Some individuals may be more inclined to report physical than emotional symptoms due to cultural expectations or misunderstandings. The ability or desire to express emotion overtly varies significantly between cultures, genders, and religions, which can impact how professionals perceive mental illness and symptom severity [3].

For example, men are far less likely to discuss emotional symptoms of mental health conditions, often seeking treatment for physical symptoms or impaired functioning. This is partly due to cultural and societal expectations of men to present as masculine and non-emotional. This contributes to dramatically higher rates of suicide amongst men compared to women [5].

Similarly, research shows that Asian Americans are unlikely to seek treatment for emotional symptoms, instead choosing self-management or suppressing emotional distress. As such, they are far less likely to receive a mental health diagnosis than other ethnicities [3][6].

Additionally, cultural or societal differences may impact communication between clinicians and patients. Even when speaking the same language, people from different backgrounds could encounter misinterpretations of symptoms or the expectations of and adherence to treatments. These differences could also impact the forming of trusting therapeutic relationships [3][7].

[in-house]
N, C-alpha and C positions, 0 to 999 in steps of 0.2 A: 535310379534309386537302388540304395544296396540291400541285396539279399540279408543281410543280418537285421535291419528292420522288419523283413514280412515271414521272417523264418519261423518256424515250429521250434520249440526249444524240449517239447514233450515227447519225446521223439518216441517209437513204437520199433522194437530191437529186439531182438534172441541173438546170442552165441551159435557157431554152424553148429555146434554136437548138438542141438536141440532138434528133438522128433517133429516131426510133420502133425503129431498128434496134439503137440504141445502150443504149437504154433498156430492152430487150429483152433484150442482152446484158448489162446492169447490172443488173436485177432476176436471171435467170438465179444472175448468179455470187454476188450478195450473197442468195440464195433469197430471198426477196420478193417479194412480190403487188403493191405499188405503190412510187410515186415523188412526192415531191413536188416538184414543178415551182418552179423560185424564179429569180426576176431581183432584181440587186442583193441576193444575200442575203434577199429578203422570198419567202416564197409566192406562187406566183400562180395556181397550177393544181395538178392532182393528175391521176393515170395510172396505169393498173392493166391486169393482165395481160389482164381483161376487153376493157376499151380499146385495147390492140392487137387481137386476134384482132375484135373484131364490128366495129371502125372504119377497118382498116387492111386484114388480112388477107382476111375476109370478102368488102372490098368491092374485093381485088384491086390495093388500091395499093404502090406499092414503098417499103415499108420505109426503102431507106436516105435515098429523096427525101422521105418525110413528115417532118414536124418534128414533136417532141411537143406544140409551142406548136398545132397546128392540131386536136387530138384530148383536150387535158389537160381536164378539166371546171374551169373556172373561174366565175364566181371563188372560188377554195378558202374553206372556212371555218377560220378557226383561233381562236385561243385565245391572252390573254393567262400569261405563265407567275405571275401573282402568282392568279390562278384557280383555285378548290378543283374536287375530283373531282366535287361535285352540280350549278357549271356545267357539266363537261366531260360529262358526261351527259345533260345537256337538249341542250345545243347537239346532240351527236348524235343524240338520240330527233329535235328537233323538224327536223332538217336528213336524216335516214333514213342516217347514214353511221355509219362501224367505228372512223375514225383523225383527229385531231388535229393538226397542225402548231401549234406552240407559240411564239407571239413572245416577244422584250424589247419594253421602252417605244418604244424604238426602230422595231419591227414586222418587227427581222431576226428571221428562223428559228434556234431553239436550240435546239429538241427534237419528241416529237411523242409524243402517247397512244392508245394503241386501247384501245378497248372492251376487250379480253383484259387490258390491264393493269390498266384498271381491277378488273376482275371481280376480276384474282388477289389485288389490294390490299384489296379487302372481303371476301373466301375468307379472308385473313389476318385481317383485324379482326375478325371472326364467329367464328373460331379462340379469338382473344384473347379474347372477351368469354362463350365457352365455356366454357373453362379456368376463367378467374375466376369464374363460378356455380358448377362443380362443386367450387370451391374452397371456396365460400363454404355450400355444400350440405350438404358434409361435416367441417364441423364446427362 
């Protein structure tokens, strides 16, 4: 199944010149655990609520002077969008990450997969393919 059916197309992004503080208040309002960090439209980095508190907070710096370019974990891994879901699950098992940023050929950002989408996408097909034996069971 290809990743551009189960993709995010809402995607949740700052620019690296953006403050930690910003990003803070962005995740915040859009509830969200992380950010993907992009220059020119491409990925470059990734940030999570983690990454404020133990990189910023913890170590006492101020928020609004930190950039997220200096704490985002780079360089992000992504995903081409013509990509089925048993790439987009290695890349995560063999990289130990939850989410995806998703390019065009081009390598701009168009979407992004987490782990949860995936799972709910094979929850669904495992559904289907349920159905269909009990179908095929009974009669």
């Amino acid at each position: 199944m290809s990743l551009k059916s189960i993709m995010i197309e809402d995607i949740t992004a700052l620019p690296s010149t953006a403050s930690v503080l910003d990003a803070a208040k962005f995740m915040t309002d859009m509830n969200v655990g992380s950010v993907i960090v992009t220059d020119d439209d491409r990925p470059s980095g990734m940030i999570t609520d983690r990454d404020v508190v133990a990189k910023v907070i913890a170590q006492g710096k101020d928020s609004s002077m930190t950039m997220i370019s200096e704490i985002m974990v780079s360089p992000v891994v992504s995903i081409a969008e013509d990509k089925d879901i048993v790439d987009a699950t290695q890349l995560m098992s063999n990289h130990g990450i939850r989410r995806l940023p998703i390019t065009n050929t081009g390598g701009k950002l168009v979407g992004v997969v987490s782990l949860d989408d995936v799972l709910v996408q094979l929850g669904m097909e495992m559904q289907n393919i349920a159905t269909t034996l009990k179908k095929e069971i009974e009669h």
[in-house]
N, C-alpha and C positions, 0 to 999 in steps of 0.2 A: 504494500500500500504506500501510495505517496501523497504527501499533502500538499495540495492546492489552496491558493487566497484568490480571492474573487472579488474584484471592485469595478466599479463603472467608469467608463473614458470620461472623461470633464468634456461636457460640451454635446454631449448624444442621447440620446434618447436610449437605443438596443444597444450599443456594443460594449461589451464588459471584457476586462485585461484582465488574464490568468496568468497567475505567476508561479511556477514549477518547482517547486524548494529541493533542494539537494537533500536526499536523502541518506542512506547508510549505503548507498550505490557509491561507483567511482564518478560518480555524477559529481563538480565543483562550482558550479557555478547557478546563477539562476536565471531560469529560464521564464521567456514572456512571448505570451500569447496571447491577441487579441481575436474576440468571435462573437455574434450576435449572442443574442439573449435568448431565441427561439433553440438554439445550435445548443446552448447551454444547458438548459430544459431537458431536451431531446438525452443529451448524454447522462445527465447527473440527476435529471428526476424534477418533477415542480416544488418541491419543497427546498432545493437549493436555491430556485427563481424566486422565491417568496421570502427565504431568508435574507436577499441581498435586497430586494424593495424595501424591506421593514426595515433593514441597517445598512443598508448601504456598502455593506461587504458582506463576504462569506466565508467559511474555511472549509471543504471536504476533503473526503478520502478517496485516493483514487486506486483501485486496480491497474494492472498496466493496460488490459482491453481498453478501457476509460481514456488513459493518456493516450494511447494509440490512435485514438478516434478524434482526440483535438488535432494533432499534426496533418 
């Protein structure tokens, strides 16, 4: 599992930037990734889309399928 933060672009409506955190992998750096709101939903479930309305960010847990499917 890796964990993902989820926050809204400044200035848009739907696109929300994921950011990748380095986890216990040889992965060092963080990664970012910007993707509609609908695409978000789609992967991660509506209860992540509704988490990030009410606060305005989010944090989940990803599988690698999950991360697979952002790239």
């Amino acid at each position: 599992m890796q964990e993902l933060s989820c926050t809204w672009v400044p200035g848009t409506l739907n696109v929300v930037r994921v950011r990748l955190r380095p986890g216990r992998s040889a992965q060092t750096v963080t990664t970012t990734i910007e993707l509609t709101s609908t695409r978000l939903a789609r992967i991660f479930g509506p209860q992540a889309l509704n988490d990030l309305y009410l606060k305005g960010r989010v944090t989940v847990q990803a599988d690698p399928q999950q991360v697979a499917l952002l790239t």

Community support

How different cultures and communities support people with mental health conditions may vary significantly. For example, some religions or ethnic groups might not trust or believe in Western medicine, choosing to seek support from priests, religious leaders, traditional healers, or family members instead of mental health professionals [2][3].

While utilizing a support system can benefit those experiencing mental illness, this may also prevent access to necessary treatments, potentially worsening outcomes.

Furthermore, the idea of mental health was previously, and in some cultures continues to be, viewed as a supernatural idea or spiritual possession. In these instances, individuals are unlikely to receive necessary treatment and may be ostracized by their community due to fear and misunderstanding [1].


Mental health conditions are often caused by a complex combination of genetic, environmental, cultural, and psychosocial factors. Some conditions, such as schizophrenia and bipolar disorder, are found to be equally prevalent within different countries, cultures, and societies. This suggests that cultural factors likely play a small part in the development of these conditions [3].